OPINION & ORDER
KEVIN McNULTY, District Judge.
Pro se plaintiff C. Tate George brought this this action against defendants East Orange Housing Authority, Mark Damato, East Orange Board of Commissioners (collectively, "East Orange"), and "Diana Johnson of `HUD' Department of Housing and Urban Development" ("HUD"). Mr. George seeks damages allegedly resulting from the defendants' concealment of a tax lien on a property he was hired to develop. On November 10, 2016, I filed an Order and Opinion granting the defendants' motions to dismiss the complaint, partly for lack of subject matter jurisdiction and partly for untimeliness under the applicable statute of limitations. (ECF nos. 19, 20) On December 5, 2016, Mr. George filed a Notice of Appeal to the United States Court of Appeals for the Third Circuit. (ECF no. 21)
Now before the court is Mr. George's Motion for Stay Pending Appeal. (ECF no. 22) Although the format is confusing,
"[T]he standard for obtaining a stay pending appeal is essentially the same as that for obtaining a preliminary injunction." Conestoga Wood Specialities Coip. v. Secretary of U.S. Dept. of Health and Human Services, 2013 WL 1277419 at *1 (3d Cir. Feb. 8, 2013). Like most preliminary injunctions, a stay pending appeal is governed by four equitable factors:
"(1) whether the stay applicant has made a strong showing that he is likely to succeed on the merits;
(2) whether the applicant will be irreparably injured absent a stay;
(3) whether issuance of the stay will substantially injure the other parties interested in the proceeding; and
(4) where the public interest lies."
Nken v. Holder, 556 U.S. 418, 434 (2009) (quoting Hilton v. Braunskill, 481 U.S. 770, 776 (1987) (line breaks added for clarity)). Accord Kos Pharm., Inc. v. Andrx Corp., 369 F.3d 700, 708 (3d Cir. 2004).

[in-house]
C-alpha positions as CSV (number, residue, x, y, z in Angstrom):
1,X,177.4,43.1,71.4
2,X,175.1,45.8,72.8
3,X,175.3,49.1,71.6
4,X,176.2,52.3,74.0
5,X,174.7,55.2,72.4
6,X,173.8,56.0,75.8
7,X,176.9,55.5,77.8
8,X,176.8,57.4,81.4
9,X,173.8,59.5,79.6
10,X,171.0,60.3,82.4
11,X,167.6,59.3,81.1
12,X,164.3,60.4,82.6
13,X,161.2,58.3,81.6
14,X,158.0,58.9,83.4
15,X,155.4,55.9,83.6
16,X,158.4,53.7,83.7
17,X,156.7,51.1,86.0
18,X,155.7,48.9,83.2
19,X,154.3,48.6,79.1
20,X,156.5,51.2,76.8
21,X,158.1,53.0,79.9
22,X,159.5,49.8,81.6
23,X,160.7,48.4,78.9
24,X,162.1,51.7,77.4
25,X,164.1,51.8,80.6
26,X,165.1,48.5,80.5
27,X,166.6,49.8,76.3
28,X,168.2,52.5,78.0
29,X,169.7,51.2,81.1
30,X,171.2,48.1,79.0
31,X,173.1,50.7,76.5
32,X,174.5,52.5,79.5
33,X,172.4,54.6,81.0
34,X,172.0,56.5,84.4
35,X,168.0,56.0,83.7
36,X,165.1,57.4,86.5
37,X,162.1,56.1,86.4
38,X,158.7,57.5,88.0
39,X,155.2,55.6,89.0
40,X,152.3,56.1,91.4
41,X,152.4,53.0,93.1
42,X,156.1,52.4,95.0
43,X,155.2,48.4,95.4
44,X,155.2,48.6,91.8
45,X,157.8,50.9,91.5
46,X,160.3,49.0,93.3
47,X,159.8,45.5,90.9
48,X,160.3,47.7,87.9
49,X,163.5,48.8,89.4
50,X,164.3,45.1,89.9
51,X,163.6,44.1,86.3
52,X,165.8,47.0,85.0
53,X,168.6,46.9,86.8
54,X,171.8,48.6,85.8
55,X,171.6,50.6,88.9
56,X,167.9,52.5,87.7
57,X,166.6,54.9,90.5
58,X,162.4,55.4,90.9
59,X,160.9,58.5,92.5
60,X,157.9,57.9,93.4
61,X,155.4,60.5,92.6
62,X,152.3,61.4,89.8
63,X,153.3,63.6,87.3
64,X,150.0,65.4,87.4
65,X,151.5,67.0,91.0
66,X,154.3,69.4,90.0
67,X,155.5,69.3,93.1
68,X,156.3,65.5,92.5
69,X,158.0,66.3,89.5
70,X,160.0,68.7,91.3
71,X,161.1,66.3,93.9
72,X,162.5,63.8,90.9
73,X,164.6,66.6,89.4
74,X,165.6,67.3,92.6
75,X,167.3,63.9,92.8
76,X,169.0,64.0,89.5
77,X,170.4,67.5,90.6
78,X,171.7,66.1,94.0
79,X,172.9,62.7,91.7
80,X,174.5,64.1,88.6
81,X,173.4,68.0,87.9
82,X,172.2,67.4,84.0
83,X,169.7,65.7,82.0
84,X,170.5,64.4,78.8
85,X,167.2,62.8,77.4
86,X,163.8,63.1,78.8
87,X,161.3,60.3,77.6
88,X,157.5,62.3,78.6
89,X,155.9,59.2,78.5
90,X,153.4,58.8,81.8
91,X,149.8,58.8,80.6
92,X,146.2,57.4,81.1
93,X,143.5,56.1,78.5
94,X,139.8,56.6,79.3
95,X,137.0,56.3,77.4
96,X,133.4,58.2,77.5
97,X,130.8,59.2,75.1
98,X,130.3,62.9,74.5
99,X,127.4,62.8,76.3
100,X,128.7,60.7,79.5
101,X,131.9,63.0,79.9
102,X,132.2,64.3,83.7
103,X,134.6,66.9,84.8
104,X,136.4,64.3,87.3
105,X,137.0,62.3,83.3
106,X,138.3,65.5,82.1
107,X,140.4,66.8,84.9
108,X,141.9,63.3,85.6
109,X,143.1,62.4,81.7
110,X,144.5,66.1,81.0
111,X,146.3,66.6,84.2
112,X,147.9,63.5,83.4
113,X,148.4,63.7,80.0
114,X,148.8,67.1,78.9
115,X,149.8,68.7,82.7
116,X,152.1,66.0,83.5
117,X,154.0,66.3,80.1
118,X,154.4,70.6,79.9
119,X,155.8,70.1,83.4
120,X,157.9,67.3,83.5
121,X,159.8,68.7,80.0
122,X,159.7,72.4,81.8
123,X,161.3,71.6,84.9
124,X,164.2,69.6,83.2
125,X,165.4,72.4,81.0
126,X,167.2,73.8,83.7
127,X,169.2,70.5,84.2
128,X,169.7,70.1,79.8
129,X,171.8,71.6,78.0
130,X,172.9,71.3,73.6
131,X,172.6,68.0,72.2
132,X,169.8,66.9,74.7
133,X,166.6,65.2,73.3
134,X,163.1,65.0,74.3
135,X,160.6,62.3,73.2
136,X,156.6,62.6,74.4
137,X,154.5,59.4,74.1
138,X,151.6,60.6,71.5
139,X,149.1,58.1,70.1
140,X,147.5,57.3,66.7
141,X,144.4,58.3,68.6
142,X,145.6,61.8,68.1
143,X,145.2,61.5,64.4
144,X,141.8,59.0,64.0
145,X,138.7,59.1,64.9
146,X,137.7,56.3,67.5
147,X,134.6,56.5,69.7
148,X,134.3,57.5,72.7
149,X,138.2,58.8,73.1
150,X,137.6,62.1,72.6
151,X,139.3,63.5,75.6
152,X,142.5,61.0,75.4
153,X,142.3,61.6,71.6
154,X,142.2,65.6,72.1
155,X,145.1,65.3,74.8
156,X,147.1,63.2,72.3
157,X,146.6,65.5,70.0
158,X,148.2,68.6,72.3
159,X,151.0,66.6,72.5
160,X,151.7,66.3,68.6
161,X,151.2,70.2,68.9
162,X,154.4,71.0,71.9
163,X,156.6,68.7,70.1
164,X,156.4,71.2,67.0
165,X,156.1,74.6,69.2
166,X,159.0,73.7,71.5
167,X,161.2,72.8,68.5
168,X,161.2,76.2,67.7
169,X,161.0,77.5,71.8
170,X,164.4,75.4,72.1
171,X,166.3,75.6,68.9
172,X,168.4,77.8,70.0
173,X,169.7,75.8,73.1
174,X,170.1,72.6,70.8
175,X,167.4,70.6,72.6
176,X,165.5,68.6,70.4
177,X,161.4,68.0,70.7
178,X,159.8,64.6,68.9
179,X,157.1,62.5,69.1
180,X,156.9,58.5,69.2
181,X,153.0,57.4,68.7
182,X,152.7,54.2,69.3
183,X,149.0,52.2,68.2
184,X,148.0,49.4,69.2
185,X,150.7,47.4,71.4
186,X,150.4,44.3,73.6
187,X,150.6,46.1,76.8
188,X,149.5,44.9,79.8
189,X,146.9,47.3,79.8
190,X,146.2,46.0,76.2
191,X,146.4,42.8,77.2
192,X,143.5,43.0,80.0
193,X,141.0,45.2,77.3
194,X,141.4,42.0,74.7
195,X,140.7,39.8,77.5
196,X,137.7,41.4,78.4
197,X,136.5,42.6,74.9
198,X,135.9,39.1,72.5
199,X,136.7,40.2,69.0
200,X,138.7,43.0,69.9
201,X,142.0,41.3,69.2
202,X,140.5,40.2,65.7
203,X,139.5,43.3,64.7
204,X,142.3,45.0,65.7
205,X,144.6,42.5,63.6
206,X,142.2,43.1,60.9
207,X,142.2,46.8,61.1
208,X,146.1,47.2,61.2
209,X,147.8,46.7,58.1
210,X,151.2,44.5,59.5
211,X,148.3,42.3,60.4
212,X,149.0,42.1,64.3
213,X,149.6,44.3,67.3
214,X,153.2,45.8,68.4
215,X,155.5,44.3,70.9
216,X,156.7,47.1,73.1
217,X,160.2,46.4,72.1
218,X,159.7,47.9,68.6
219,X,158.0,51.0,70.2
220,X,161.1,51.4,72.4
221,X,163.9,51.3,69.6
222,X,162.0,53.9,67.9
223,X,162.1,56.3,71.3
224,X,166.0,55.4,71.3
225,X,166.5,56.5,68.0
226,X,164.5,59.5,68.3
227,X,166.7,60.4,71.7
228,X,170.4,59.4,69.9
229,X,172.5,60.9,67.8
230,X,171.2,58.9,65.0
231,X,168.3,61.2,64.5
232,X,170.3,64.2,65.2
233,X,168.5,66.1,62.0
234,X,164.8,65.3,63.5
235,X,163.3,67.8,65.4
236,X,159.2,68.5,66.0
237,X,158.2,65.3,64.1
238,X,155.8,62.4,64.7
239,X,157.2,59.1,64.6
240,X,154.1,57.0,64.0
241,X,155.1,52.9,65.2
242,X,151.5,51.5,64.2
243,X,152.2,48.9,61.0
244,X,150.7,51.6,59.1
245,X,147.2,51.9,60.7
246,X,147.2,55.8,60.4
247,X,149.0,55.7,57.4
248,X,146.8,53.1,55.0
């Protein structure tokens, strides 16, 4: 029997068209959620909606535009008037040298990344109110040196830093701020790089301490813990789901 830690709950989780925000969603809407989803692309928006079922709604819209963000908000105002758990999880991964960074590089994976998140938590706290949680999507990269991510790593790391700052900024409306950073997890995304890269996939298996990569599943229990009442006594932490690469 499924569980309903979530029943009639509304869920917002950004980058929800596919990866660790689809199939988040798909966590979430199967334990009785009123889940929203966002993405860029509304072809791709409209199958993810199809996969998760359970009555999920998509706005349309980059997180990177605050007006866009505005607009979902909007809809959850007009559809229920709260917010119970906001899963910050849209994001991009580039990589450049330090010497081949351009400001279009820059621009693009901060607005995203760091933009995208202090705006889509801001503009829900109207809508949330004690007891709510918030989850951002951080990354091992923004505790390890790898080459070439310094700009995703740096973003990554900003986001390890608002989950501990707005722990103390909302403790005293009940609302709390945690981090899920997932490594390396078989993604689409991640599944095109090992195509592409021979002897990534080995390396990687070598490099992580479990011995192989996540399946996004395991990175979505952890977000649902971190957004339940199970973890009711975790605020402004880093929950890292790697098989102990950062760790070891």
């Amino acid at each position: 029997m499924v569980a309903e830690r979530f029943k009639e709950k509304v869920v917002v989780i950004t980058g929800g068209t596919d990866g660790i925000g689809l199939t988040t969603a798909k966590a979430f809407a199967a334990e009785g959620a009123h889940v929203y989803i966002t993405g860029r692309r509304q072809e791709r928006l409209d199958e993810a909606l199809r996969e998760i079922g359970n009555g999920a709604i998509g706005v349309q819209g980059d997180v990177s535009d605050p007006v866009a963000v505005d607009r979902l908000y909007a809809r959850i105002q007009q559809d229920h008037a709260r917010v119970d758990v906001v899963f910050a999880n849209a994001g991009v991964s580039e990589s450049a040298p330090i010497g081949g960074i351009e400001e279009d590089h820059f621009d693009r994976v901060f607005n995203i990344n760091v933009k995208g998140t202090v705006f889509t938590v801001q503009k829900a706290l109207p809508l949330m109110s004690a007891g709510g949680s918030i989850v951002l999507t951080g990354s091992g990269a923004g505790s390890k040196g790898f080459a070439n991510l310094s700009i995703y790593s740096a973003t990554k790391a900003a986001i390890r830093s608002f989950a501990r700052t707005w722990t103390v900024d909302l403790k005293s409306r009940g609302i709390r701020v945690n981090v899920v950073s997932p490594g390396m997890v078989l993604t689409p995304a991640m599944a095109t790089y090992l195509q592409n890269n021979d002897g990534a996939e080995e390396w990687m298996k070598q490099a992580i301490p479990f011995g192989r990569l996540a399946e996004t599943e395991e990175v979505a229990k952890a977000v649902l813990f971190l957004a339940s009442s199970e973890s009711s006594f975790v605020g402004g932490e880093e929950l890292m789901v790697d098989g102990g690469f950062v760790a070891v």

Clearly, the application must be denied.
Plaintiff's motion does not address the merits at all. There is no showing, "strong" or otherwise, of likelihood of success on appeal.
Nor is there any showing of irreparable injury. This is an action in which the plaintiff sought damages. By definition, the court's denial of damages is an injury that can be remedied by an award of damages. And an injury that can be redressed by damages is the very essence of an injury that is not irreparable, and cannot be the subject of equitable relief.
Indeed, it is difficult to imagine what meaningful relief a stay could afford. The order appealed from dismissed a claim for damages. It does not call upon anyone to do anything. It is unclear what, if anything, needs to be stayed, even from the plaintiff's point of view.
Accordingly, IT IS this 11th day of April, 2017
ORDERED that the motion for a stay pending appeal (ECF no. 22) is DENIED.
Campbell Soup Co. v. ConAgra, Inc., 977 F.2d 86, 91-92 (3d Cir. 1992).